It’s a powerful thing—a person telling their own story. It lends automatic authority and emotion. However, not every memoir is moving, and—don’t kid yourself—many memoirs are not written by the person who lived it. Celebrities, politicos, and those 15-minutes-of-famers often have ghost writers who do the heavy literary lifting for them. Just because you lived and interesting life or experienced something terrible/miraculous/insane, it doesn’t mean you can write. Conversely, just because you can write, it doesn’t mean your life or experiences are interesting. (When I wish to be cynical, I tend to believe that most nonfiction writing programs are filled with people who are only there to start work on their sure-to-be-bestselling memoirs—I know I was.)
The best memoirs come from those lucky few who have not only lived through something interesting, but have the ability to write beautifully about it, and have the gumption to talk about it honestly to strangers. Here are few of my favorites:
Mary Karr’s The Liars' Club: A Memoir, Orhan Pamuk’s Istanbul: Memories and the City, Dave Egger’s A Heartbreaking Work of Staggering Genius, and, of course, anything by David Sedaris—with the exception of that chipmunk book.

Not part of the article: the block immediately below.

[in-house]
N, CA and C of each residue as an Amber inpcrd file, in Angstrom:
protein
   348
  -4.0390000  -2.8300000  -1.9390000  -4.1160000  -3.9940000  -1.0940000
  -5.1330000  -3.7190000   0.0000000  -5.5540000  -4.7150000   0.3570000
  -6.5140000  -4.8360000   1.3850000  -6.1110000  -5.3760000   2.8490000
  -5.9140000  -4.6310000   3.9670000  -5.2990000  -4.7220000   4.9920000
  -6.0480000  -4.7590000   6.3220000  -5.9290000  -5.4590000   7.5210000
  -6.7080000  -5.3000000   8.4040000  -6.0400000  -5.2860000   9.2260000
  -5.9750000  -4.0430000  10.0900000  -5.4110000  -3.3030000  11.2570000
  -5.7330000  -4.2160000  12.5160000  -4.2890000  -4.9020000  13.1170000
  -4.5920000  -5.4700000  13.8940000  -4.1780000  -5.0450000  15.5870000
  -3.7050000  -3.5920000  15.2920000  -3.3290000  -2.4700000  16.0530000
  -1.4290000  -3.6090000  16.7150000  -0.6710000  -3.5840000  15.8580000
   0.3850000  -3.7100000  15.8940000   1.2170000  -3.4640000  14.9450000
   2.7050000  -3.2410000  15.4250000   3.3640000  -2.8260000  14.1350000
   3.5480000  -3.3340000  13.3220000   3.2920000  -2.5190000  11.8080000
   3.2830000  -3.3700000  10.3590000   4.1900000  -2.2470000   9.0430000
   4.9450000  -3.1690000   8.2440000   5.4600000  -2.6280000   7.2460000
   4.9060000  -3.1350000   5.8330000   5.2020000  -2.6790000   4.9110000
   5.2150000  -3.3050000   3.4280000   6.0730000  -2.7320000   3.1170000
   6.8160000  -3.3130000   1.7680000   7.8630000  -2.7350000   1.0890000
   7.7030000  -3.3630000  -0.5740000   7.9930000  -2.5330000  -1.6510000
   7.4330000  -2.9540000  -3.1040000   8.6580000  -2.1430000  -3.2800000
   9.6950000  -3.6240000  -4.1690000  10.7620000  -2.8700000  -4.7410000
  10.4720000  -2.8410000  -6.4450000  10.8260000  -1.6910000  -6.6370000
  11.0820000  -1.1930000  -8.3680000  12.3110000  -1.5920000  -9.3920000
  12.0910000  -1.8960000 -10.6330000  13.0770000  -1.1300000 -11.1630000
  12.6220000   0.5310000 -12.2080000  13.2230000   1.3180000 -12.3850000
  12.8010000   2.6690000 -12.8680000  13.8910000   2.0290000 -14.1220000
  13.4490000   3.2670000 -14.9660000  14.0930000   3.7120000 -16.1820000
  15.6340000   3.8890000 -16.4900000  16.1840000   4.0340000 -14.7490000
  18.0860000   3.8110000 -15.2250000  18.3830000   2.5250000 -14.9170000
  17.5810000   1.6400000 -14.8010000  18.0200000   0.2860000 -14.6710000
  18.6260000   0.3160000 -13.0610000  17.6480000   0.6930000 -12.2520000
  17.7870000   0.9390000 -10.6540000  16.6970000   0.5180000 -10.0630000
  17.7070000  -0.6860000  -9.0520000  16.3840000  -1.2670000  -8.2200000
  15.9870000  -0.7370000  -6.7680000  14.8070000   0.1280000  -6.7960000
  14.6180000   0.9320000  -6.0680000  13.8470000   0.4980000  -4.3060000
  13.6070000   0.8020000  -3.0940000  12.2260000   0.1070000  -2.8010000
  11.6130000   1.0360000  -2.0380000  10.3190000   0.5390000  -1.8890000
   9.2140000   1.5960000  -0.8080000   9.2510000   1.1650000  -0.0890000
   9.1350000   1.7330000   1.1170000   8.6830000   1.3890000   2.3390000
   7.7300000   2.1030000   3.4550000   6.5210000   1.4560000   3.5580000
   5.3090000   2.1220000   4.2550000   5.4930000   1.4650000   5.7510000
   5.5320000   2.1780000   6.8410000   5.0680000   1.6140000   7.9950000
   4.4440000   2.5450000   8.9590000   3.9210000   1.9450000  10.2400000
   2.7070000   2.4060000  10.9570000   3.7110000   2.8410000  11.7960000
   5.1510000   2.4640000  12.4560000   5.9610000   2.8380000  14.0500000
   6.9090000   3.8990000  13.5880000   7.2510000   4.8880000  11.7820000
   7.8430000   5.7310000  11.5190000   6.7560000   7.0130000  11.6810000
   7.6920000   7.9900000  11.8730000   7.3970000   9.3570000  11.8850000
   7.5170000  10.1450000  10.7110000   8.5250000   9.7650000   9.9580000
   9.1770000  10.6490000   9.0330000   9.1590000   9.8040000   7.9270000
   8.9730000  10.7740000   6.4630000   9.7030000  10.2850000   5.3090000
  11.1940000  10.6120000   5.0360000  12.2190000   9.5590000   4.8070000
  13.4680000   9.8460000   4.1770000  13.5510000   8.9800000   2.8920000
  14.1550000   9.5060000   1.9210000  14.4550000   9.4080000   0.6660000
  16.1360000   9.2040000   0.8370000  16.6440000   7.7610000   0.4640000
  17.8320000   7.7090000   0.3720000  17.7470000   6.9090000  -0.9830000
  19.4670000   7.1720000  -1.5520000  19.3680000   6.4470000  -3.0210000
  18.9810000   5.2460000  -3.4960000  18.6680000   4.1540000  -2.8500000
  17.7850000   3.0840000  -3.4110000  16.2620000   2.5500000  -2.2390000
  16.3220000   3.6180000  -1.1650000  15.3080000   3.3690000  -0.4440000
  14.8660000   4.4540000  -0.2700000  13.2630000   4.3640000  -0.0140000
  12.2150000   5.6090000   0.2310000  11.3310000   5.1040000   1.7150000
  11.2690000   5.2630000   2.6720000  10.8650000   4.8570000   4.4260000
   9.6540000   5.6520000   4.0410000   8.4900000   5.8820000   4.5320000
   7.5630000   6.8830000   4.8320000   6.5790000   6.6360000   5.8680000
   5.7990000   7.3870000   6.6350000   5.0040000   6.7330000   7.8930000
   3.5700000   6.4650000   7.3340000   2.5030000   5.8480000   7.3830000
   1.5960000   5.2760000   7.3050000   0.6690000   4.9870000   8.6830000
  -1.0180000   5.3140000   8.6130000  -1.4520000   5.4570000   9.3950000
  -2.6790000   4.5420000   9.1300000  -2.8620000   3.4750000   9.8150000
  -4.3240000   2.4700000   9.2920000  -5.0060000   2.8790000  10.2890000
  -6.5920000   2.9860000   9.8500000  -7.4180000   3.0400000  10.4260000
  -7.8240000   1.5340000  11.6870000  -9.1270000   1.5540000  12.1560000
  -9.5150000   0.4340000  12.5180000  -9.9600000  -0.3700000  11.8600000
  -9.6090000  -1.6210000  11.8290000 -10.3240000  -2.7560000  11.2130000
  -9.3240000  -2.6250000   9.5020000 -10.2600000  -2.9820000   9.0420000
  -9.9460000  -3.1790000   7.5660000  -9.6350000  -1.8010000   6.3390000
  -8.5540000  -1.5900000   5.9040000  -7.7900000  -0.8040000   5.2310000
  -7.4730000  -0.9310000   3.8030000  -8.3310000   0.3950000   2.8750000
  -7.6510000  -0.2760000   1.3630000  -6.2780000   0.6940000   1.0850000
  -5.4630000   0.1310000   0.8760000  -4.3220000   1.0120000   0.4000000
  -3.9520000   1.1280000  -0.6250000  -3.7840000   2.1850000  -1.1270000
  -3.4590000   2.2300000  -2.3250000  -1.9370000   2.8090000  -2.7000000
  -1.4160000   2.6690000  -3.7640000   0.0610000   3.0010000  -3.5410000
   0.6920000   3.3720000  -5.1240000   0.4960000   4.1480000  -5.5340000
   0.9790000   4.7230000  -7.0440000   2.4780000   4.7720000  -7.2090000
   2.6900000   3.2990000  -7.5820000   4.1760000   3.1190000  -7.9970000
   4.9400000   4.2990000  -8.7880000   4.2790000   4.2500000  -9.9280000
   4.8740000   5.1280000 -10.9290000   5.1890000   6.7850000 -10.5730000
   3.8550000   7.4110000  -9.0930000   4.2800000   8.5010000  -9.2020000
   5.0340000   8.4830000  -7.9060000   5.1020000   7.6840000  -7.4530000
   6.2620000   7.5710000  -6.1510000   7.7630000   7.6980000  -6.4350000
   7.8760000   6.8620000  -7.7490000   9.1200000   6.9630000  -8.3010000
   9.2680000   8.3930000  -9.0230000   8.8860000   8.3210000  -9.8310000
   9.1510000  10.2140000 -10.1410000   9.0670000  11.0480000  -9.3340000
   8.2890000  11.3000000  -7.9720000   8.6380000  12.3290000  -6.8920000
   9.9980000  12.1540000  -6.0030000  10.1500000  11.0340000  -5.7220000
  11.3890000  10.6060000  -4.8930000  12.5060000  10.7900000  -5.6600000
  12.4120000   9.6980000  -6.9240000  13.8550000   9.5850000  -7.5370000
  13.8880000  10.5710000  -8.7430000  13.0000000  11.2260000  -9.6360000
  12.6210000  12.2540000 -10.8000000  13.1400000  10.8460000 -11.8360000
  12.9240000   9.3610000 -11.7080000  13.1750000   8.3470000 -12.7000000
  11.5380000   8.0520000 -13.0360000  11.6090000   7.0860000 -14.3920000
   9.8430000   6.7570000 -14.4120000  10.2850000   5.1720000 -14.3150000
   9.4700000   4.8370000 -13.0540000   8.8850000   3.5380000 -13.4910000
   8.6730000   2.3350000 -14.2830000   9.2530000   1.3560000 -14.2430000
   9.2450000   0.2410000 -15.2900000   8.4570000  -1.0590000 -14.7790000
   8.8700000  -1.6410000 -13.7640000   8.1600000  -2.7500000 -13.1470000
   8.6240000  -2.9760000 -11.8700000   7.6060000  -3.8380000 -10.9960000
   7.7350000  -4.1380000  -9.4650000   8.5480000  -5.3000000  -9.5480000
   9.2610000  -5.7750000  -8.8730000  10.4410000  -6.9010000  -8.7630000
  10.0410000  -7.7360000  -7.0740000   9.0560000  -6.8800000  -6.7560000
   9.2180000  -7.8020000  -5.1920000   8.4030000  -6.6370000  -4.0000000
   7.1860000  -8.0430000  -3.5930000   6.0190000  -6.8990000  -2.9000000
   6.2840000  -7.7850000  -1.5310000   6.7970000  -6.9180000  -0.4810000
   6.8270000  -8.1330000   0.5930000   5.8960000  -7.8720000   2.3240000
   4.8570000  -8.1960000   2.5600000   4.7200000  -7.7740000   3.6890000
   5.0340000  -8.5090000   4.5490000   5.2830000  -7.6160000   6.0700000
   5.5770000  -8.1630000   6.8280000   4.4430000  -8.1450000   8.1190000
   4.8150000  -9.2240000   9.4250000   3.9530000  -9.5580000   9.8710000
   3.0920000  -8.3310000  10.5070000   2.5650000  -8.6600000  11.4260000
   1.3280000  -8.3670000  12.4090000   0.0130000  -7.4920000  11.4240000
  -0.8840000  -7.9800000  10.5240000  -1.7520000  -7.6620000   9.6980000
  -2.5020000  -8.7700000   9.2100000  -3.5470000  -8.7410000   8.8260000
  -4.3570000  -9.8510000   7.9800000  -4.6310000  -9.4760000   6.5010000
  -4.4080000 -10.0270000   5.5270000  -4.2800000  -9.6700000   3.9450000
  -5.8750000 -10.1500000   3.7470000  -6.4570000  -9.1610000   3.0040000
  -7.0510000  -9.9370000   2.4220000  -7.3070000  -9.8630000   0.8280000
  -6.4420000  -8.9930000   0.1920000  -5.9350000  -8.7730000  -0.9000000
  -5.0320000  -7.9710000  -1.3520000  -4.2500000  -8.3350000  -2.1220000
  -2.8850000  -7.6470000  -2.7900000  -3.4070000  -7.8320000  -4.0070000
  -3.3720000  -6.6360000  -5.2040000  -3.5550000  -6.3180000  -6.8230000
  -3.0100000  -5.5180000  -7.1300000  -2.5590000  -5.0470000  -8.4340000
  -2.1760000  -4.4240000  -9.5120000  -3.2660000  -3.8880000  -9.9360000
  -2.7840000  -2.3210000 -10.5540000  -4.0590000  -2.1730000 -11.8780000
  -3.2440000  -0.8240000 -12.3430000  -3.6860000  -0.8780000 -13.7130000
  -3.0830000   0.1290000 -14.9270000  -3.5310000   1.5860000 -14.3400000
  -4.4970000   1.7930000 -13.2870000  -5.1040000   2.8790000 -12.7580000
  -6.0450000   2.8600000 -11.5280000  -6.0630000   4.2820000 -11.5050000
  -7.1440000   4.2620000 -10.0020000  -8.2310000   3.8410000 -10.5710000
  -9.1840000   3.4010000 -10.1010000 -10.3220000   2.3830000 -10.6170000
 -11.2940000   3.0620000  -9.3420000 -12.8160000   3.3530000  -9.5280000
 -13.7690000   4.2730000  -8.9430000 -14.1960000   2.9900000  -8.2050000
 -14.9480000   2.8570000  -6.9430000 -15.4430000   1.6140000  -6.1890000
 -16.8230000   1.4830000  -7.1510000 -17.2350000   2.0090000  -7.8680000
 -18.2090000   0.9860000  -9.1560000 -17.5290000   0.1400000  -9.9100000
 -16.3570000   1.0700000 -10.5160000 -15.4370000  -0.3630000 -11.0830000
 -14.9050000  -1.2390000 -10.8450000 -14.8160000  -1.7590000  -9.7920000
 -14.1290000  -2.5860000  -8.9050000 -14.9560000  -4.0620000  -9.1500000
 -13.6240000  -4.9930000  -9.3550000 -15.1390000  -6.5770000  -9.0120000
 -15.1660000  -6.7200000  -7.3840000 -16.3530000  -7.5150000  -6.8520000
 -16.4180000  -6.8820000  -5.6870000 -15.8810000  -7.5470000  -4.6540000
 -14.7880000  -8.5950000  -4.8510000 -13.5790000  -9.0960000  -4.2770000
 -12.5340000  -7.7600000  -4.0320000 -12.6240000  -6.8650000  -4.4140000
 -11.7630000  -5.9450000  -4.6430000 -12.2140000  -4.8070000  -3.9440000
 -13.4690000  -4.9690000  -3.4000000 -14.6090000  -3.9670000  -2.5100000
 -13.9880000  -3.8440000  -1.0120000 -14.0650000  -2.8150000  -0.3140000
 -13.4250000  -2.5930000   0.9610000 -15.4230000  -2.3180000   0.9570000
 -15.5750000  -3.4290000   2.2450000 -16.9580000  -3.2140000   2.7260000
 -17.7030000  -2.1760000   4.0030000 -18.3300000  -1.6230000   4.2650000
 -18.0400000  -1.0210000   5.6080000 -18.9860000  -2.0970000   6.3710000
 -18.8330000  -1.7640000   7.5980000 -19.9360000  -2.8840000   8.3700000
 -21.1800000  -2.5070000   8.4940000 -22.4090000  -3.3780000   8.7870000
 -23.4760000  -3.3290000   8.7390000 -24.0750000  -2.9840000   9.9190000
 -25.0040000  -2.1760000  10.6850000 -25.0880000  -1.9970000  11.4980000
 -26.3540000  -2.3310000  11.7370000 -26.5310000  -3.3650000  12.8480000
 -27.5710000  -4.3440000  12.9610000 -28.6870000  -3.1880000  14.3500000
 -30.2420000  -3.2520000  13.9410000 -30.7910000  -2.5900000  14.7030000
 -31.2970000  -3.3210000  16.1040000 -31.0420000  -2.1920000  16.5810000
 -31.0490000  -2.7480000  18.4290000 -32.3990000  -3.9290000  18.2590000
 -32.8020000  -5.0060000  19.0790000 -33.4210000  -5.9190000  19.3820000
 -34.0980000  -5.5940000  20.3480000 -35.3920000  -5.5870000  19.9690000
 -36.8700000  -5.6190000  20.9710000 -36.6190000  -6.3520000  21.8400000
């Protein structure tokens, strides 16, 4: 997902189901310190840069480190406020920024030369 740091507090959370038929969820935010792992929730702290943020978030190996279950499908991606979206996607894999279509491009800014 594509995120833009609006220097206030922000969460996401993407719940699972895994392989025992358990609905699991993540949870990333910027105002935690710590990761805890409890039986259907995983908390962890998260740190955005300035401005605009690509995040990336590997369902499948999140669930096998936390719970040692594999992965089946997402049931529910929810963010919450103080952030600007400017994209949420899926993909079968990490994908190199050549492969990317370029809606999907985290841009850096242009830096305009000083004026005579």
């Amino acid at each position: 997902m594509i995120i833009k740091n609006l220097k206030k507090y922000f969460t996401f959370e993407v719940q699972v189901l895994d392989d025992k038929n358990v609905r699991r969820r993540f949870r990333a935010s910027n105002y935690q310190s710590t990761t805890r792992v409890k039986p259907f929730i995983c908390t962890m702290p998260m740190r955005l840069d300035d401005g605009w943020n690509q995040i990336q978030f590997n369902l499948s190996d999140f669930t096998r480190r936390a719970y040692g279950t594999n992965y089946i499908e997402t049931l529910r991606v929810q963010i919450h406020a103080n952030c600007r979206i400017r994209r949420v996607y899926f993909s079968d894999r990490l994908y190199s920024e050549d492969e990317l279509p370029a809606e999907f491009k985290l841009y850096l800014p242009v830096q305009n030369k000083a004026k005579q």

Long before I married and changed my last name to Houston, I dressed up like the Texan pioneer, Sam Houston, for a 4th grade book report on a biography. You, too, probably had to read a biography in grade school and do some sort of report or presentation, so it’s likely you are familiar with the concept of a biography—it’s a long piece that details the life (or a significant part of a life) of some influential person.
Biographies can be written long after the person has lived and died or during the person’s lifetime. They can be written with the person’s permission and involvement (authorized) or not (unauthorized). When biographies are penned after the person’s death and by a person who never knew the subject, a reader has to rely on the authority of the writer and his or her sources to decide whether the work is credible or bogus. Many, many, many books appear on the shelves each year that are labeled biographies. The same person can appear 10 different ways in 10 different biographies. Even though biographies are considered standard nonfiction writing, it does seem to me that it can also be one of the most likely of the subgenres to include a lot of subjectivity and potential for fictionalization.